SciGirls Strategies is designed to address barriers that prevent many girls from fully participating in technical STEM career tracks. These barriers include limited exposure to female role models, stereotypes about girls’ lack of STEM ability and interest, commonly held misperceptions about STEM fields being “unfeminine”; low STEM self-esteem, and a lack of knowledge about or misunderstanding of STEM fields. Additionally, SciGirls Strategies uses digital narratives and media-making to help faculty explore and employ gender-equitable instructional strategies and help girls develop positive STEM identities.

With the overall goal of retaining more girls and women in nontraditional CTE-STEM pathways, our theory of action contends that if educators use more gender-equitable strategies and resources, more girls will be recruited and retained in technical STEM studies and careers. We are exploring the impact of providing students with a gender-equitable STEM classroom in three ways:

  1. preparing educators to employ gender-equitable teaching strategies;
  2. exposing girls to female STEM role models; and
  3. considering outcomes that reach beyond students’ scores and academic performance to include STEM-related attitudes, beliefs, personal relevance, meaning-making, and sense of self.

Behind this theory resides the question of whether this integrated approach can help girls generate more positive STEM-related identities, and ultimately pursue STEM studies and careers.

Enhancing Teaching Practices: Course Content and Year 1 Evaluative Data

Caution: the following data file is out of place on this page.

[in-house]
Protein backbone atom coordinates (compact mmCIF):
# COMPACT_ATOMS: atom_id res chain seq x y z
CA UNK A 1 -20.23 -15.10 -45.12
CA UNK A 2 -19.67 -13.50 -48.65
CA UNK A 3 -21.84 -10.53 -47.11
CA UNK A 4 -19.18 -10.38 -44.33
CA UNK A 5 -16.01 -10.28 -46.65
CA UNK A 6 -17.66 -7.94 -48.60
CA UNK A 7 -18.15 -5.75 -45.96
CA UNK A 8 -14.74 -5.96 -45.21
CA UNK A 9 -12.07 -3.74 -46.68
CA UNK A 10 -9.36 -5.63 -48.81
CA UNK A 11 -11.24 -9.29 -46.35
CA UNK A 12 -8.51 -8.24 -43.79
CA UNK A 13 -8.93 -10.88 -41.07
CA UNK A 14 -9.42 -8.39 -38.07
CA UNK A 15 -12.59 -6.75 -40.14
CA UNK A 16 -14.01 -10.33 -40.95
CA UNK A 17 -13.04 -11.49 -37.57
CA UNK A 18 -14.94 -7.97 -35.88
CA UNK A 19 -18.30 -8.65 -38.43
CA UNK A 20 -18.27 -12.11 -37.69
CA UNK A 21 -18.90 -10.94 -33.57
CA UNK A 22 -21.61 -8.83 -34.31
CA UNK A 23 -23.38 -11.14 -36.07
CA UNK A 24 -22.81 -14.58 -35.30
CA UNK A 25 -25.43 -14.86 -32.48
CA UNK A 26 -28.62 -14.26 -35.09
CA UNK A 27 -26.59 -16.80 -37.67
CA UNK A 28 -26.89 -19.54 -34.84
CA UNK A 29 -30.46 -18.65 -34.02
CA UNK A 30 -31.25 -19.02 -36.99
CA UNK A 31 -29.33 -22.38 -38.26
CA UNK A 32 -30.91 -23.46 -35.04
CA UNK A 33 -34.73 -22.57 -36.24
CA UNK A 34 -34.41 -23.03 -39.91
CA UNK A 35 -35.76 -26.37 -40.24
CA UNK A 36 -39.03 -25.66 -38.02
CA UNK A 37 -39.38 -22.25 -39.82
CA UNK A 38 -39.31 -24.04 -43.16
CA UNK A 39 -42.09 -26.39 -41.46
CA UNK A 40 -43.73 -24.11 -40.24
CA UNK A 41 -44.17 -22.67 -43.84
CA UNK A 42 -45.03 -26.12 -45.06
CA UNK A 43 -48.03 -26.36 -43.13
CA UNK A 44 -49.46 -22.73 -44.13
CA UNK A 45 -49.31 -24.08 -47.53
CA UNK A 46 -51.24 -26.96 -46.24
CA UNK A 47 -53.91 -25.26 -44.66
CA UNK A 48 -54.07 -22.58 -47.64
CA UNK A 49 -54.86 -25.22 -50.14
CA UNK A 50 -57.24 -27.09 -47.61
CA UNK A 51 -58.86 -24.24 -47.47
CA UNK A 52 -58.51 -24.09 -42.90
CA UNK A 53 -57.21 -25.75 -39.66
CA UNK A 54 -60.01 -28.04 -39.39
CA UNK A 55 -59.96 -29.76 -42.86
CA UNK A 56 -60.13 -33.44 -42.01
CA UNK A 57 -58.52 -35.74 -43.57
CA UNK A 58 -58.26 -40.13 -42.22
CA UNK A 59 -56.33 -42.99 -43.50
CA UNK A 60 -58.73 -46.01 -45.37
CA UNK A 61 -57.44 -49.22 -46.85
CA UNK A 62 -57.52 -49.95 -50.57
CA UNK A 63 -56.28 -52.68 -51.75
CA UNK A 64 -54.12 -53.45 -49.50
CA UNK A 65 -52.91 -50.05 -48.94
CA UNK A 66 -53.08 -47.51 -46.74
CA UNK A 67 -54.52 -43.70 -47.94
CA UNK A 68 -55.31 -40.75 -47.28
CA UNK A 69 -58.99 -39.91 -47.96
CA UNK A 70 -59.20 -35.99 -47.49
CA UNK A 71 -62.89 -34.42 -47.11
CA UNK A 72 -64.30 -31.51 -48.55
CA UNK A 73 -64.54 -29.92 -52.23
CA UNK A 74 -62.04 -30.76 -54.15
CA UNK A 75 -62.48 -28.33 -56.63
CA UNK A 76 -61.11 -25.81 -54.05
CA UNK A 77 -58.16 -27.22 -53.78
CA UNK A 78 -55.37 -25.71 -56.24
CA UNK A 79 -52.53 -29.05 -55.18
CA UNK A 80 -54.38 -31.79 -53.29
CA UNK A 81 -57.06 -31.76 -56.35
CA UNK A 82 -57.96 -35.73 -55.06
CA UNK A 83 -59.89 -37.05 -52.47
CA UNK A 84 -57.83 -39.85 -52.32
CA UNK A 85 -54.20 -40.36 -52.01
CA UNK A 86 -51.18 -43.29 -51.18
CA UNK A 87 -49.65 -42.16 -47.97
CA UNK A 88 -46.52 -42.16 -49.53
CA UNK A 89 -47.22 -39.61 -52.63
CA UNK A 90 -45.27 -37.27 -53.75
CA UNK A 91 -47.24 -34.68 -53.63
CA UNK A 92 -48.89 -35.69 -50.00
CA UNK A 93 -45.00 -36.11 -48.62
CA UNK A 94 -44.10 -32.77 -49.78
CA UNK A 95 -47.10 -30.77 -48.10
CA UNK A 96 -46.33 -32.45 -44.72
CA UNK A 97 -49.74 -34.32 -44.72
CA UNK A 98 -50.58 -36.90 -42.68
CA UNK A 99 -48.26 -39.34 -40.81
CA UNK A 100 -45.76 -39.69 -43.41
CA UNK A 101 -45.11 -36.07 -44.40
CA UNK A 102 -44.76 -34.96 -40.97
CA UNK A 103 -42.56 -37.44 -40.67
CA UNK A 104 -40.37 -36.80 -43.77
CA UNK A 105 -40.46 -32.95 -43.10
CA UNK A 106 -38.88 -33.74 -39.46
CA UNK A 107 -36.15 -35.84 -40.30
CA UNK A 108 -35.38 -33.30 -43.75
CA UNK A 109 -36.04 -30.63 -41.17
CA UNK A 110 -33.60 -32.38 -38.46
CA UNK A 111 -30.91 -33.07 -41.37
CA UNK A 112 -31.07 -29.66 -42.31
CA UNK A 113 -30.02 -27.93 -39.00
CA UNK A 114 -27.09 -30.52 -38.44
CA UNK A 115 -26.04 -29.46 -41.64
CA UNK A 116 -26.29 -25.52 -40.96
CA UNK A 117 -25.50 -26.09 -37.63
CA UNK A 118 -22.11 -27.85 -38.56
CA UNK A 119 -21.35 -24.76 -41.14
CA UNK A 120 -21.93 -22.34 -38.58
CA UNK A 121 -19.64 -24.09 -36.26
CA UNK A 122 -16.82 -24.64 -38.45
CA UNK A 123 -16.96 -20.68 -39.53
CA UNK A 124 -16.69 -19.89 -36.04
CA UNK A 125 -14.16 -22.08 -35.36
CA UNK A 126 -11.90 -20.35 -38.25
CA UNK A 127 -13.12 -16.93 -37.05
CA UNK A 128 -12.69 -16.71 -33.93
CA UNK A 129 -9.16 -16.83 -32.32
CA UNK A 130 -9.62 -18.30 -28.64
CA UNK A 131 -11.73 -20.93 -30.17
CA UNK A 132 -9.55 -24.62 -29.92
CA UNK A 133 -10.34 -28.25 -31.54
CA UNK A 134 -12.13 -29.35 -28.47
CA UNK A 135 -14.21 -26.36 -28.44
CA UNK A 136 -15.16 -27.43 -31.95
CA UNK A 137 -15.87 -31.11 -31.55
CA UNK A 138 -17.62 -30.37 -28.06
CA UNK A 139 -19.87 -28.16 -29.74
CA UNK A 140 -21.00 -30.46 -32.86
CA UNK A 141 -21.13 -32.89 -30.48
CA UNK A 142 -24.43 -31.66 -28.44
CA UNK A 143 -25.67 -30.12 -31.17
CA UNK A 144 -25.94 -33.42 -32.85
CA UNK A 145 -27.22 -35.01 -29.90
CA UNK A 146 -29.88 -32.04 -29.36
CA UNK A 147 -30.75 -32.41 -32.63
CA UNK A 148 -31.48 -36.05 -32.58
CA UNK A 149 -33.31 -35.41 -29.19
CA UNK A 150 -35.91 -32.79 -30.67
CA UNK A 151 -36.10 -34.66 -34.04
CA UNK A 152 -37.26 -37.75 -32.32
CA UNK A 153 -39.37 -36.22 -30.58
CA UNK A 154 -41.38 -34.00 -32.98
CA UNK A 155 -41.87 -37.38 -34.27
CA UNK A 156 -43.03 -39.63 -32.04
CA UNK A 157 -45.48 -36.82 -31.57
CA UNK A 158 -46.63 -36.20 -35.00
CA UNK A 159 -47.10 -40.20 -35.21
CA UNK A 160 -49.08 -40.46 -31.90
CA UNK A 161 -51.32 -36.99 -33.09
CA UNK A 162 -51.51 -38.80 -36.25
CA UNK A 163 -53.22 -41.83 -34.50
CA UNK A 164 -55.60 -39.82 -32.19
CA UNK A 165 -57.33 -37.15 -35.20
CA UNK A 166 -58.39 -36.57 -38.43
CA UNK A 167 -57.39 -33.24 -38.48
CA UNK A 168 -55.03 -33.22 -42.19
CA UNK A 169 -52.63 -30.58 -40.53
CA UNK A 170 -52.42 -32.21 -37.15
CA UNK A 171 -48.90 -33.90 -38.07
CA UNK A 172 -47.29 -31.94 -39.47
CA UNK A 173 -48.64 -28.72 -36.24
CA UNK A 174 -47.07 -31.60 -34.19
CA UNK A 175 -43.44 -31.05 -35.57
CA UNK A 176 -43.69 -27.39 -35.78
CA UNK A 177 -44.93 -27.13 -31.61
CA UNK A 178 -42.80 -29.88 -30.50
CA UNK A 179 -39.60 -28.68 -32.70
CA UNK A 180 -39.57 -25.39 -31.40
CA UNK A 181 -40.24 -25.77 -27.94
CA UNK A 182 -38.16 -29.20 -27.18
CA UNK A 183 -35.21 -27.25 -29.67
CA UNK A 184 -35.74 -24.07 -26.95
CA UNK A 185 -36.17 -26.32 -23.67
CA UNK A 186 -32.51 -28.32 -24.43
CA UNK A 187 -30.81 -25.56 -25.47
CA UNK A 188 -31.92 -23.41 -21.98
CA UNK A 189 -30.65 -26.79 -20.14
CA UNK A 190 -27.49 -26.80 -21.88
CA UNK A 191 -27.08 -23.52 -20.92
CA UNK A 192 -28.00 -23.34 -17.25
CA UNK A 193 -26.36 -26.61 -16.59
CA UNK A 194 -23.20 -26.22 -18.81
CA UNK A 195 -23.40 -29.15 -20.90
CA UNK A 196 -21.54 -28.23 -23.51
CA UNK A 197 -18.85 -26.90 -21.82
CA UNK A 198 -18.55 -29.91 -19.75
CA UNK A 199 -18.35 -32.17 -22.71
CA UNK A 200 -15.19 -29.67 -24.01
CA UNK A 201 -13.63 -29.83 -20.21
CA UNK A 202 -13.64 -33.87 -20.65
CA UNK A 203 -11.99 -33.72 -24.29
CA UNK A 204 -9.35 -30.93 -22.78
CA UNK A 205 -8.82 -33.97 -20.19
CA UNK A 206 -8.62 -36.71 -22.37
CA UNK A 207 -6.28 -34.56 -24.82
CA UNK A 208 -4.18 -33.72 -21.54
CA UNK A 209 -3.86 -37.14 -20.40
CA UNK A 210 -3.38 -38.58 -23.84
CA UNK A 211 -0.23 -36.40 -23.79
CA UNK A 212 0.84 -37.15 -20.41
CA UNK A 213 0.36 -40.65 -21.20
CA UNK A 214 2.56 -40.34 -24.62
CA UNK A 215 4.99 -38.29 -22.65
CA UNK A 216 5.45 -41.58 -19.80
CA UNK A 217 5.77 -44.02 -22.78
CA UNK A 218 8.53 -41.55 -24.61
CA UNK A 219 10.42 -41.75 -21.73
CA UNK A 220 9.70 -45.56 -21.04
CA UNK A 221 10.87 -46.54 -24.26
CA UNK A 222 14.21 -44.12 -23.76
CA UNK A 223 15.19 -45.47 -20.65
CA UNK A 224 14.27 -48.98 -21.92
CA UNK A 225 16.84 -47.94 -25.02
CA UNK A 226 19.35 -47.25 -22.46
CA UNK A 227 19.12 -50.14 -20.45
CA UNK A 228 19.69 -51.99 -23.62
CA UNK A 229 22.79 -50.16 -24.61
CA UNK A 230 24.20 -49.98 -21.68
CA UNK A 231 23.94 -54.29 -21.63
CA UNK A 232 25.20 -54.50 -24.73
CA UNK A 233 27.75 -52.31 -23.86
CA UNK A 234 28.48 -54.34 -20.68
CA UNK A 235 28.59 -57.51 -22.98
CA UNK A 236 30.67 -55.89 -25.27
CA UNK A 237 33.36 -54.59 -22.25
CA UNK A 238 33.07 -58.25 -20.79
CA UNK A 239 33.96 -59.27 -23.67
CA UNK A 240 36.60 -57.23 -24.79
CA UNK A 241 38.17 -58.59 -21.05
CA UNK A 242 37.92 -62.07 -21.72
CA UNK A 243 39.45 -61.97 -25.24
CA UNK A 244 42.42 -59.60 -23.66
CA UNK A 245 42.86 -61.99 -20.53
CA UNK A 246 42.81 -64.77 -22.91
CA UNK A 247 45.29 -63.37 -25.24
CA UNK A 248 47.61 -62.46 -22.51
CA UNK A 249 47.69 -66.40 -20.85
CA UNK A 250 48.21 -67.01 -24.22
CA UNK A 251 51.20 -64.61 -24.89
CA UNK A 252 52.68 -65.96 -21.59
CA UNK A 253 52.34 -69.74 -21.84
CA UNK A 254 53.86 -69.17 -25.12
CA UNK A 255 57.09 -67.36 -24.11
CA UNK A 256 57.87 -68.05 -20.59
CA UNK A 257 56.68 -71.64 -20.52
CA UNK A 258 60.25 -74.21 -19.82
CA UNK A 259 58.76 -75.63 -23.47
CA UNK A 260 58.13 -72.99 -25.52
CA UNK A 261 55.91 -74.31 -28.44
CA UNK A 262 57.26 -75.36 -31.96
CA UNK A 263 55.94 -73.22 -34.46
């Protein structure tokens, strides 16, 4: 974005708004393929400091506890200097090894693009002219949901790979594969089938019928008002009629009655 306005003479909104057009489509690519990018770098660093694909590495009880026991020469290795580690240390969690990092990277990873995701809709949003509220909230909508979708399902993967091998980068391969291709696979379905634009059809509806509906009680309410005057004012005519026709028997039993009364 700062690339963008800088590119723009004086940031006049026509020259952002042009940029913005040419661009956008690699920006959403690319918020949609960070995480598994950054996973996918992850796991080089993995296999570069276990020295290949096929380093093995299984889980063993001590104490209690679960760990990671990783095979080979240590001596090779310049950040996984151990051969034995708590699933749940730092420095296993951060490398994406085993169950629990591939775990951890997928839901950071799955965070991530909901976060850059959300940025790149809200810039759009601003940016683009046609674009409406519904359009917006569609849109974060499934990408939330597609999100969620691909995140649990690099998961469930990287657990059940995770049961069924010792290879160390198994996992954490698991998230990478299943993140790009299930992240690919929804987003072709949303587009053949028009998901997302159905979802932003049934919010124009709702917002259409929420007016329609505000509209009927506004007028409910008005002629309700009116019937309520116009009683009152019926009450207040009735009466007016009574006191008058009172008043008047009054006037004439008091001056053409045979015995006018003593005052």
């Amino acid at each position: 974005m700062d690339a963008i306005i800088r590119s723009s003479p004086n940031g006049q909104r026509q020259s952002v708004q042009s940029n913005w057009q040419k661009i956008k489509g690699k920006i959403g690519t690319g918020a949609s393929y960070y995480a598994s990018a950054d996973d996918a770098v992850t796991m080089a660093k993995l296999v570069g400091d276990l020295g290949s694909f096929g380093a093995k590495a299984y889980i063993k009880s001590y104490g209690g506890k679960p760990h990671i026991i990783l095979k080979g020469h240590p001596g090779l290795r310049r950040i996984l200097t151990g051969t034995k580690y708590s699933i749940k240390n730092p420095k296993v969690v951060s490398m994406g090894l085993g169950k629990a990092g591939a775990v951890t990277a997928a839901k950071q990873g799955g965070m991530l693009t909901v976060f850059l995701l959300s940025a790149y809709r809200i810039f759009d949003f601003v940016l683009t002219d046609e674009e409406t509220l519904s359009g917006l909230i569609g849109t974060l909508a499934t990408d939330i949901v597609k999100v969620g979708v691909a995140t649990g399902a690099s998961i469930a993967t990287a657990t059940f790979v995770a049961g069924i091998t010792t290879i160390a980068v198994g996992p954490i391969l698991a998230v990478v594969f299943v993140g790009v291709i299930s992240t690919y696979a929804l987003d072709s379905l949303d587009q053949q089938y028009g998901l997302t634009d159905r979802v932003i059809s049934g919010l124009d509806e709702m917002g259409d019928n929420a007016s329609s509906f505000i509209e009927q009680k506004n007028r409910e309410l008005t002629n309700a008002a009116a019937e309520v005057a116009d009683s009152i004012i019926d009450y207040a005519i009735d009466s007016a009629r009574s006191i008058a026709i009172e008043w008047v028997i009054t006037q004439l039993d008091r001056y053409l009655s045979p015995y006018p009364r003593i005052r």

During year 1 of SciGirls Strategies, TPT developed and piloted the course with eight educators from three Twin Cities–area schools. Over the next two years, we will engage an additional 48 educators, reaching more than 400 girls. Educators participate in a hybrid (face-to-face and online) course on gender-equitable teaching strategies. The course is comprised of six three-hour sessions of professional development, plus one hour per week of online reflection.

Course participants learn the “SciGirls Seven,” a set of research-based strategies that encourage the use of collaborative, meaningful, creative, and open-ended activities; promote a growth mindset and critical thinking; and emphasize the use of female STEM role models (TPT 2013). Each strategy aligns with general practices in technology and engineering fields. CTE educators can find close alignment between the skills required for STEM career success and the SciGirls Seven strategies (Figure 1).

Figure 1

SciGirls Seven: How to Engage Girls in STEM (TPT 2013)

 SciGirls SevenCTE Alignment
1Girls benefit from collaboration, especially when they can participate and communicate fairly. Girls thrive when they work together to make STEM an intentionally social experience. Modern CTE professions are increasingly collaborative and require strong interpersonal skills.
2Girls are motivated by projects they find personally relevant and meaningful. Girls become motivated when they feel their task is important and can make a difference. If girls see how STEM is relevant to their own lives, their attraction to these subjects is likely to increase.CTE offers students the opportunity to apply technology to meaningful, real-world problems.
3Girls enjoy hands-on, open-ended projects and investigations. Educators can encourage and promote exploration, imagination, and invention by encouraging girls to ask questions and find their own paths for investigation.CTE includes industrial arts, engineering, trades, and other vocations that require creativity.